I do, however, think that this fiat system that has been in place since the 1970s is becoming more unstable over time, and will end up undergoing some type of longer-run devaluation and realignment to clear excess debt out of the system. That process has already been in place for over a decade in the US and I expect it to continue both here and elsewhere in the world:
Chart Source: St. Louis Fed
And when we look globally, there are dozens of countries with current or recent inflation rates over 25%, and/or that have had currency resets or hyperinflations within our lifetimes.
The Bitcoin network introduces payment and settlement speeds that are faster than fiat currencies, but its units also have a higher stock-to-flow ratio than gold, and can be used self-custodially and peer-to-peer through the decentralized network.
However, it’s new and volatile, poorly understood, and certainly not without risk, and so bitcoins often get criticized for being too volatile to be used as a medium of exchange. And outside of niche circumstances, bitcoins are indeed only lightly used as media of exchange in their current early stage of monetization.
A number of cryptocurrencies market themselves as faster competitors to the Bitcoin network, and thus supposedly better-suited as a medium of exchange. Putting aside smart contract platforms and proof-of-stake coins for the moment (I’ve covered those elsewhere), we can do a cursory look through some of the notable proof-of-work monies that have sprung up in the wake of the Bitcoin network.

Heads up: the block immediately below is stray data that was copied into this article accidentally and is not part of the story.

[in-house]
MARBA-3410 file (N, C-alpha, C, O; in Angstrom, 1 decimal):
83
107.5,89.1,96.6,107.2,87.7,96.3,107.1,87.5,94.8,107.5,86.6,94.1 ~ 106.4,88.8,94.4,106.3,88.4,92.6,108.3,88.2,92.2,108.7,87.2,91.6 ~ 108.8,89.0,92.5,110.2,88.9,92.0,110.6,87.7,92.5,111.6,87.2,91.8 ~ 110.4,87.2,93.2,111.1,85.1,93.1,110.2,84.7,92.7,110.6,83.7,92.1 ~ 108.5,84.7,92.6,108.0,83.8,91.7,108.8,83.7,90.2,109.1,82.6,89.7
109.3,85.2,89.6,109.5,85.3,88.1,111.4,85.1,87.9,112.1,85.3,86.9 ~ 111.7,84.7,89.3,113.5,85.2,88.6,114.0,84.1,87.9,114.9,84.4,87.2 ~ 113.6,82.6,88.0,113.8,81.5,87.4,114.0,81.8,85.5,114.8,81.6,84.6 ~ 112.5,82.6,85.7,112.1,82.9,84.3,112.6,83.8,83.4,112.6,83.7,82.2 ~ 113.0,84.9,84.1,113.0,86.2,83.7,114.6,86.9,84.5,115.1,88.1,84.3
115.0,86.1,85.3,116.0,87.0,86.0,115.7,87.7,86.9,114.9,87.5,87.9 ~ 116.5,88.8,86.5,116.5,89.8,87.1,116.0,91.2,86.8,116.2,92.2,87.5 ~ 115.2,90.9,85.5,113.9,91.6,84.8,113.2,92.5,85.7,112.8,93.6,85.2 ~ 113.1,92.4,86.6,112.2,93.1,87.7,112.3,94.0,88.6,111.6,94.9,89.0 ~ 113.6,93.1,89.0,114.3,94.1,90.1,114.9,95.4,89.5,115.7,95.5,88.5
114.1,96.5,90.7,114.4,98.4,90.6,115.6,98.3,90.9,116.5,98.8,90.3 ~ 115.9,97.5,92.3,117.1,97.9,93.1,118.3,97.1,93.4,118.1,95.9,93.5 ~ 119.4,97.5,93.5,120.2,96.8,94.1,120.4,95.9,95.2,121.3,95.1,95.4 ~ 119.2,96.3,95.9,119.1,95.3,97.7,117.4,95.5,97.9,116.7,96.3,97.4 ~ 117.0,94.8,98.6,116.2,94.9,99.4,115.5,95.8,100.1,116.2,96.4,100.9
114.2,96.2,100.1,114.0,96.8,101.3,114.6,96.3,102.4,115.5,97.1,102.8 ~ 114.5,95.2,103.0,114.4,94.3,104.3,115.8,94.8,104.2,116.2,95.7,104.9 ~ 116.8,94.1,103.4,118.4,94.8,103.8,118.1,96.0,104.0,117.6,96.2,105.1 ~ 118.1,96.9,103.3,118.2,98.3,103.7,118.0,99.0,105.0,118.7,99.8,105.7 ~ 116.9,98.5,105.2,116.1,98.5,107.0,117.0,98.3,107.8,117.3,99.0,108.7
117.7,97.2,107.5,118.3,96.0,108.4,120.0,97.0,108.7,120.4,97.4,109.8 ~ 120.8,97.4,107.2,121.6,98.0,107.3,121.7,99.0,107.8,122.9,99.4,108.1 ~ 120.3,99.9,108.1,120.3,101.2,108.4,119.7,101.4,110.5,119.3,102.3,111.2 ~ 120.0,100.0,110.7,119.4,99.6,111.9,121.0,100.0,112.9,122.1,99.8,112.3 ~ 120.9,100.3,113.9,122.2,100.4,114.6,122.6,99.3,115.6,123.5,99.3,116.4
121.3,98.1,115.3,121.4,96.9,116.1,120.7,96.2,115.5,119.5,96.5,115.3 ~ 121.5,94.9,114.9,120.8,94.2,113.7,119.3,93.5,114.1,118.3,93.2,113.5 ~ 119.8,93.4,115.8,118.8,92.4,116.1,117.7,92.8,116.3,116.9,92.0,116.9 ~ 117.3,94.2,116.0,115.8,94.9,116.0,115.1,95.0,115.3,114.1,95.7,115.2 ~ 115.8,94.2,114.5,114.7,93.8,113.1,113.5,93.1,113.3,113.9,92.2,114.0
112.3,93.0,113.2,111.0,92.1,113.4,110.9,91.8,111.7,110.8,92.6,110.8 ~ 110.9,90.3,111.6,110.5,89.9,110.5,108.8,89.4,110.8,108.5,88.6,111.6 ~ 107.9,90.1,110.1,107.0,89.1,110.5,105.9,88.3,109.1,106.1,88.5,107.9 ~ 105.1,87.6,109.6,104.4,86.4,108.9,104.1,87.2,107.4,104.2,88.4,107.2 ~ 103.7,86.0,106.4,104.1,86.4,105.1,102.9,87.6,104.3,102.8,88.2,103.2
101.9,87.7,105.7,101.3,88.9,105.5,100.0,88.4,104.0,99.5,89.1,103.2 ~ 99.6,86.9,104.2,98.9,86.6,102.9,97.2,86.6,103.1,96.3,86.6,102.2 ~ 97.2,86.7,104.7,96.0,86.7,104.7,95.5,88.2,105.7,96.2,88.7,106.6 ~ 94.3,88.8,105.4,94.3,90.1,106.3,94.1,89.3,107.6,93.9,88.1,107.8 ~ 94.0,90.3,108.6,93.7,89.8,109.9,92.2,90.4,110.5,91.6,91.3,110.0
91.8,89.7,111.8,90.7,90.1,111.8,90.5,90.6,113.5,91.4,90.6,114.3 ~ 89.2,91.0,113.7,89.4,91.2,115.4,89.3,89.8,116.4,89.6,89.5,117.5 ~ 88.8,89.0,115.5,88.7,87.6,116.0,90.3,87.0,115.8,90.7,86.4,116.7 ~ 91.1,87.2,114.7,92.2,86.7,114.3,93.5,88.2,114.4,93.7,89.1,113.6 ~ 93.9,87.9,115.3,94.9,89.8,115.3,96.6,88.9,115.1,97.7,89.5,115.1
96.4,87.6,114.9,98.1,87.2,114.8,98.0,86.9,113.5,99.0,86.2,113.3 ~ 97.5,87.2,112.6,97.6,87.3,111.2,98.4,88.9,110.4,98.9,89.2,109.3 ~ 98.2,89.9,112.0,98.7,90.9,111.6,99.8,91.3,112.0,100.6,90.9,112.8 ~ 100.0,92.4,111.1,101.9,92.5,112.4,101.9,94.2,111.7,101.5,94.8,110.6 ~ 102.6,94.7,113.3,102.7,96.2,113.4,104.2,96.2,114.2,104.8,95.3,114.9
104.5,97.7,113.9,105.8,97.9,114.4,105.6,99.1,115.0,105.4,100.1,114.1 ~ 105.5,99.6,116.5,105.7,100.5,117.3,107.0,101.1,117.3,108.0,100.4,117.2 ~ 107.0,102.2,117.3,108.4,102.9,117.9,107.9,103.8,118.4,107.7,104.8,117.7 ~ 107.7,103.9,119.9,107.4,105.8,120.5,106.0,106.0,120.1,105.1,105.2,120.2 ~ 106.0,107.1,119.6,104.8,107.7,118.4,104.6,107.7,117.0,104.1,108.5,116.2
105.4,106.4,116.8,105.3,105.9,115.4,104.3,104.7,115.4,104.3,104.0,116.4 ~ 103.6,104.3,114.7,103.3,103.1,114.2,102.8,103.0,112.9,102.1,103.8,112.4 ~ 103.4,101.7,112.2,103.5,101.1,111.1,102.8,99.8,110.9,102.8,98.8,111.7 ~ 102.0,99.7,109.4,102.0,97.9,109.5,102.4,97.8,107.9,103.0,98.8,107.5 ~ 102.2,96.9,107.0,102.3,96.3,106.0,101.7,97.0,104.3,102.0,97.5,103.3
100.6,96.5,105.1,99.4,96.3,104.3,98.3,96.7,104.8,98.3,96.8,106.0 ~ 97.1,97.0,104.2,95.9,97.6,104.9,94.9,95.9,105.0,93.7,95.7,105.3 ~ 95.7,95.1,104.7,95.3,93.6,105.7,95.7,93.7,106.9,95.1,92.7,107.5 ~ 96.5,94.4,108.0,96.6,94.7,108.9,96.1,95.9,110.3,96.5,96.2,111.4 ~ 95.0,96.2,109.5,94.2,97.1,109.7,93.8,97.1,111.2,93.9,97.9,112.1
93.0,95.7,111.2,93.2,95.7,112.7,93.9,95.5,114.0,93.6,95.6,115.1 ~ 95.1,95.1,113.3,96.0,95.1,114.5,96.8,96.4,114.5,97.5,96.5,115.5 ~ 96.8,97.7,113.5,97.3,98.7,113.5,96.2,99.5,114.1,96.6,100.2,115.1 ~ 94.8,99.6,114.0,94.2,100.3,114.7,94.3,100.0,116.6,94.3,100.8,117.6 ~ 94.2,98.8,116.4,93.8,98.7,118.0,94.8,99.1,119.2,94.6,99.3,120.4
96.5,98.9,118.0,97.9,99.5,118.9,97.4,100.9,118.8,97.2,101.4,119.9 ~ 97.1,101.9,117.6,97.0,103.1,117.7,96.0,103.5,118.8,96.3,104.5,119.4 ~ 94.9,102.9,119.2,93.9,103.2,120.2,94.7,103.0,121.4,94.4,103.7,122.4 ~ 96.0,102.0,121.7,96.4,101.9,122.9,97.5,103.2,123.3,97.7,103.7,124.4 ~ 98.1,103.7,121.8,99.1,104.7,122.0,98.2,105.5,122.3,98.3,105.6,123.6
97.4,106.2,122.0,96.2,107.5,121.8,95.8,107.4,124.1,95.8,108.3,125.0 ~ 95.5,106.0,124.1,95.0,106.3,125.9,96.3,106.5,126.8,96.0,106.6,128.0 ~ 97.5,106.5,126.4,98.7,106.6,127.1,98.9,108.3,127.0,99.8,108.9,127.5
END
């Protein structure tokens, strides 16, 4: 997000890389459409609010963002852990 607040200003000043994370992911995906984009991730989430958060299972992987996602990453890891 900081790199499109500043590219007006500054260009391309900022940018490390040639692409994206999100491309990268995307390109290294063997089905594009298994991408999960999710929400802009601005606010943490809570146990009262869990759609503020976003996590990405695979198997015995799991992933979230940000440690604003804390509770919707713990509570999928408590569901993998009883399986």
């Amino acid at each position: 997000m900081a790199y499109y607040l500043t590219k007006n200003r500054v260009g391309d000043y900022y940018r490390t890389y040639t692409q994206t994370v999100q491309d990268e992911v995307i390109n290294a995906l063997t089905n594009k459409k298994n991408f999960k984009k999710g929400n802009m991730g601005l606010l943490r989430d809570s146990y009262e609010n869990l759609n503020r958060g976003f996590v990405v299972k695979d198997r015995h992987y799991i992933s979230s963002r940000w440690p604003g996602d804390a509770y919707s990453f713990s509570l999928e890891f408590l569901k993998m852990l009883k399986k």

I think it’s natural for the market to explore multiple wrong answers to see in practice what the right answers are, and part of what allows me to analyze these concepts is the historical track record of why and how various projects failed to accrue value.
Litecoin was invented in 2011 based on the design of Bitcoin but with a few changes regarding how it is mined and how long its block times are, and marketed as “silver to bitcoin’s gold”. Specifically, it uses faster 2.5 minute block times compared to Bitcoin’s 10 minute block times. It hit big highs in 2013, and then hit much bigger highs in 2017, at which point the creator sold his position at the top of the market. In 2021 during the altcoin season, Litecoin managed to roughly match those 2017 highs but wasn’t able to gain traction to go up multiples from those highs. After a very long stretch of being in the top ten coins by market capitalization, it’s starting to stagnate and fall down the market cap rankings of cryptocurrencies, and is no longer in the top ten.
As one of the oldest coins that continues to operate as designed, Litecoin’s price chart denominated in bitcoin is a quintessential example of how most coins persistently degrade over time in bitcoin-denominated terms after experiencing their initial price spike:
Dogecoin, created as a joke in 2013 based on the design of Litecoin, managed to hit notably higher highs in 2017, and then had a massive meme spike in 2021 thanks to pumping by Elon Musk, followed by a 90%+ crash. It has 1 minute block times and no supply cap. Numerous other dog-themed meme coins have come along in its wake, each having a brief spike before crashing. These are joke coins that nonetheless tricked a lot of retail investors into buying them at the top. A number of crypto exchanges unfortunately marketed them aggressively to retail investors right at the top in order to make a quick buck, and therefore contributed to a bubble that sucked a lot of people in for major capital losses.
Monero, created in 2014 as a privacy-themed coin, has been unable to decisively surpass its 2017 highs and has fallen very deep in the cryptocurrency market capitalization rankings. Monero uses some interesting privacy mechanisms, but relies on indirect proofs to audit the supply, which means there’s a nonzero chance of there being an undetected inflation bug at any given time. Monero has 2 minute block times, and the way it is designed does not currently allow for a Lightning-like payment channel network to exist on top of it. I would like to see more privacy development within the Bitcoin ecosystem, to make privacy techniques more automatic and easier to use.